PHOENIX, Ariz. – A NASCAR K&N Pro Series West double champion, a pair of pioneer hard top competitors, an acclaimed short track racer with multiple titles and an industry agent/marketer comprise the five-member Class of 2016 to be inducted into the West Coast Stock Car Hall of Fame. The latest inductees – John Bickford, Mike Duncan, Johnny Key, Al Pombo and Jim Thirkettle – were announced March 13 prior to the NASCAR Sprint Cup Good Sam 500 at Phoenix International Raceway. Induction of the five will take place June 23 at the Meritage Resort in Napa, Calif. during Sonoma Raceway’s NASCAR Sprint Cup Series/K&N Pro Series West weekend. This year’s class marks the first time that voting was broadened to include nominees from a variety of historic and present stock car disciplines that include weekly racing competition and tours as well as NASCAR modified stock car racing. Bickford, originally from Vallejo, Calif., is the step-father of four-time NASCAR Sprint Cup Series champion and current FOX Sports analyst Jeff Gordon. He directed the youngster’s early, open-wheel career in California and Indiana and as Gordon’s de facto agent and off-track tutor, Bickford molded Gordon into a superstar in NASCAR’s post-1990, television-centric era. Duncan, a former minor league baseball player and Bakersfield, Calif.-area rancher, won back-to-back NASCAR K&N Pro Series West championships in 2004-05. He was the series’ rookie of the year in 2000 and voted Most Popular Driver in 2007, his final season of competition. Duncan won eight times in the division, along with 20 poles and finished more than 60 percent of his 96 races among the top 10. The late Johnny Key won four championships in roadster and hard top racing, competing in California and Arizona. In 1952, the Salinas, Calif. driver won 54 times – including eight races over a seven-day span in the California Stock Car Racing Association plus three open wheel events. Key suffered fatal injuries during a AAA midget race in Cincinnati, Ohio in June 1954. Pombo, born in the Azores but raised in Merced, Calif., competed in dirt cars, hard tops, sprint cars and super modifieds beginning in 1954 and won more than 500 main events, seven NASCAR super modified titles and numerous championships at short track throughout California before retiring in 1971. Racing out of Fresno, Calif., Pombo also briefly competed in what’s now the NASCAR K&N Pro Series West. He passed away in 2010 at the age of 85. Thirkettle starred as a short track campaigner throughout southern California and became the all-time winner and super stock champion at the now-defunct Mesa Marin Raceway in Bakersfield, Calif. He won five titles and posted 78 victories at the half-mile paved oval. The Sylmar, Calif. competitor showed his all-around capabilities by posting three NASCAR premier series top 10s at the Riverside (Calif.) International Raceway road course. He won two NASCAR K&N Pro Series West races and one NASCAR Elite Series Southwest Series event. June’s induction ceremonies are open to the general public on a limited, space-available basis. Information is available by emailing the West Coast Stock Car Hall of Fame at okearns@bak.rr.com.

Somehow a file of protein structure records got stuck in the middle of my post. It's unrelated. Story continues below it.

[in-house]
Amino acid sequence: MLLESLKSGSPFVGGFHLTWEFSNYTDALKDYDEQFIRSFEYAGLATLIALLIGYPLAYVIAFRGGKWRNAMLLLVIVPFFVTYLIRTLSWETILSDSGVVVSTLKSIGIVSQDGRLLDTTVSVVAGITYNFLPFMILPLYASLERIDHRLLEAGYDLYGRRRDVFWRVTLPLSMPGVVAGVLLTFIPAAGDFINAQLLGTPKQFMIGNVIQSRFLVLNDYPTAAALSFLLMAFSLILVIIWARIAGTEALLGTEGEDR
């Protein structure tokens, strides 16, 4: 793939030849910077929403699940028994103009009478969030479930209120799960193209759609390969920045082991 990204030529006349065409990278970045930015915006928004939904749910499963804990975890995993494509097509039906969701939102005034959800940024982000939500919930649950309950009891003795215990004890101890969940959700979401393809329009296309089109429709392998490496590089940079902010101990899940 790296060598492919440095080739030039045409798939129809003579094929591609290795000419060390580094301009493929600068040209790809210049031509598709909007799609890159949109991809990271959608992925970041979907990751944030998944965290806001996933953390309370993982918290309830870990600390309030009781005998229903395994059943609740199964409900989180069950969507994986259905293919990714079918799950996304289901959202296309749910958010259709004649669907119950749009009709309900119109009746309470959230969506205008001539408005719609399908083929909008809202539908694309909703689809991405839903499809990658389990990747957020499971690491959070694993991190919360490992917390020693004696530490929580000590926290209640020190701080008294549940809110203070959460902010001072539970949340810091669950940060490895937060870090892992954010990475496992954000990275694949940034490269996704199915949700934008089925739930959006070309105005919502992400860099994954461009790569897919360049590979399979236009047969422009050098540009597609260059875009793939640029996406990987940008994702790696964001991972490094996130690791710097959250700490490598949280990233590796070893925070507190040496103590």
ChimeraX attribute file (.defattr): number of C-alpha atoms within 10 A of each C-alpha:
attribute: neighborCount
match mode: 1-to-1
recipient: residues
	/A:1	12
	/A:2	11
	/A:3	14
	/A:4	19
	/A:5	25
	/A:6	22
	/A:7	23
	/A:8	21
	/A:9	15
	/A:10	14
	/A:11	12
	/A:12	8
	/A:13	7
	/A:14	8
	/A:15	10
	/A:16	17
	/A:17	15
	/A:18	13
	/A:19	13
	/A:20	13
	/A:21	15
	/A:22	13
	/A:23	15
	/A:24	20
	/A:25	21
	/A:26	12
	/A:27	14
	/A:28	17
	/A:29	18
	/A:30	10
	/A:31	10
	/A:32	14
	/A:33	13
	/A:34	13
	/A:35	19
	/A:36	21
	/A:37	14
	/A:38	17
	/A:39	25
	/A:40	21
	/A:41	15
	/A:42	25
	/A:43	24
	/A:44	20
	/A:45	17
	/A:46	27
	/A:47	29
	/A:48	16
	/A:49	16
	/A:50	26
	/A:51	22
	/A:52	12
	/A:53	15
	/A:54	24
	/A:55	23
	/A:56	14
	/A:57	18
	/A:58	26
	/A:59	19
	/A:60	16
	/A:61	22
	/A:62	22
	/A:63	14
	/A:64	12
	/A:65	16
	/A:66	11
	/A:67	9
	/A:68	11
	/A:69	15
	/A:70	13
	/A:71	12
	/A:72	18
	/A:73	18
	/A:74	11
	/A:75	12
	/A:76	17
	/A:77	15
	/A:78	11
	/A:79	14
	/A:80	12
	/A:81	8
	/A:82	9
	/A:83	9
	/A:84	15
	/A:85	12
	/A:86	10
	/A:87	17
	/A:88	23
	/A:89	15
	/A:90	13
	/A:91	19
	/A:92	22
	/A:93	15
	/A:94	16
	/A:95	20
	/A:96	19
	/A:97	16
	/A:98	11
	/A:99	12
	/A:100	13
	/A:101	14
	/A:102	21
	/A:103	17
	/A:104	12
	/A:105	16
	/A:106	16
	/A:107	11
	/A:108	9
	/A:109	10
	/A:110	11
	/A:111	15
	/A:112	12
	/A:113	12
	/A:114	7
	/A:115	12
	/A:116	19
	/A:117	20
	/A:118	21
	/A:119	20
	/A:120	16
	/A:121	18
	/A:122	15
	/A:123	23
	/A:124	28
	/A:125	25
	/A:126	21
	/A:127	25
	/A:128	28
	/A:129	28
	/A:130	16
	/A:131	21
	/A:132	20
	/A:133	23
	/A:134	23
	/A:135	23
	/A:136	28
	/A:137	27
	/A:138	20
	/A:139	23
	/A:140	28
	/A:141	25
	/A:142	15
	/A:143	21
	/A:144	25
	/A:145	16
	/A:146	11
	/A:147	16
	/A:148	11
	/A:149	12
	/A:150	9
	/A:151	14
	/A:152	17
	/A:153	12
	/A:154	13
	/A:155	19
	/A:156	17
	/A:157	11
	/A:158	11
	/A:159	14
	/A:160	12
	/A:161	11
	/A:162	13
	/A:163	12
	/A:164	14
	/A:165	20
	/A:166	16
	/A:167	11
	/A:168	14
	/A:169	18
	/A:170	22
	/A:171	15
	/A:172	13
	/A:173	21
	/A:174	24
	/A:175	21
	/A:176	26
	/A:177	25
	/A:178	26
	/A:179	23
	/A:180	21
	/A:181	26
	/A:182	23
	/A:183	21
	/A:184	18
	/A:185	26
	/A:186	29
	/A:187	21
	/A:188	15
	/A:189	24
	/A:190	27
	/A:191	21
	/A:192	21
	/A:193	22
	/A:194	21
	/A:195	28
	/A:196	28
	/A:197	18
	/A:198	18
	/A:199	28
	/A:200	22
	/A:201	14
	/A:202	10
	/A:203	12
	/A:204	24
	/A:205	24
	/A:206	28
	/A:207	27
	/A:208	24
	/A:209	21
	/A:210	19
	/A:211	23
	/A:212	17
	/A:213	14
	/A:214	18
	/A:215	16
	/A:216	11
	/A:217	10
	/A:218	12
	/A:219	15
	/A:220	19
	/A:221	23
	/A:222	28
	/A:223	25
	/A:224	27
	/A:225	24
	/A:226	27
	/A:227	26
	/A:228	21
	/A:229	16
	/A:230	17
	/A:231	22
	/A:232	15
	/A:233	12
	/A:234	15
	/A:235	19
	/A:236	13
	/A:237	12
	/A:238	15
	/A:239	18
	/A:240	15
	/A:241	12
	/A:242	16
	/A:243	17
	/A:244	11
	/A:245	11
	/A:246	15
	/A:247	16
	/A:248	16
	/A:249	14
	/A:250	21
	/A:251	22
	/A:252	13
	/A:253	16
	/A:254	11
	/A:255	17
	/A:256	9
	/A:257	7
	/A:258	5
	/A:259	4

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2016 WCSCHOF Second Round Balloting Underway

PHOENIX – With a first round of voting complete, 14 nominees remain eligible for induction into the West Coast Stock Car Hall of Fame later this year. The nomination list, which began at 22, will be pared to five inductees as the Hall’s Class of 2016. Second round balloting by the organization’s Board of Directors will continue through the end of January. The final five names will be announced March 12 as part of the NASCAR Sprint Cup Series Good Sam 500 weekend at Phoenix International Raceway. Induction ceremonies will be held June 23 at the Meritage Resort in Napa, Calif. The event again accompanies the annual NASCAR Sprint Cup and K&N Pro Series West weekend at nearby Sonoma Raceway. The 14 nominees include six modern era drivers, five drivers from the pre-1970 historic era, two car owners and one industry agent/marketer. Several careers spanned both eras. They are, in alphabetical order:
  • John Bickford, agent/marketer
  • Mike Duncan, modern era driver
  • Ron Esau, modern era driver
  • Garrett Evans, modern era driver
  • Michael Gaughan, car owner
  • Johnny Key, historic era driver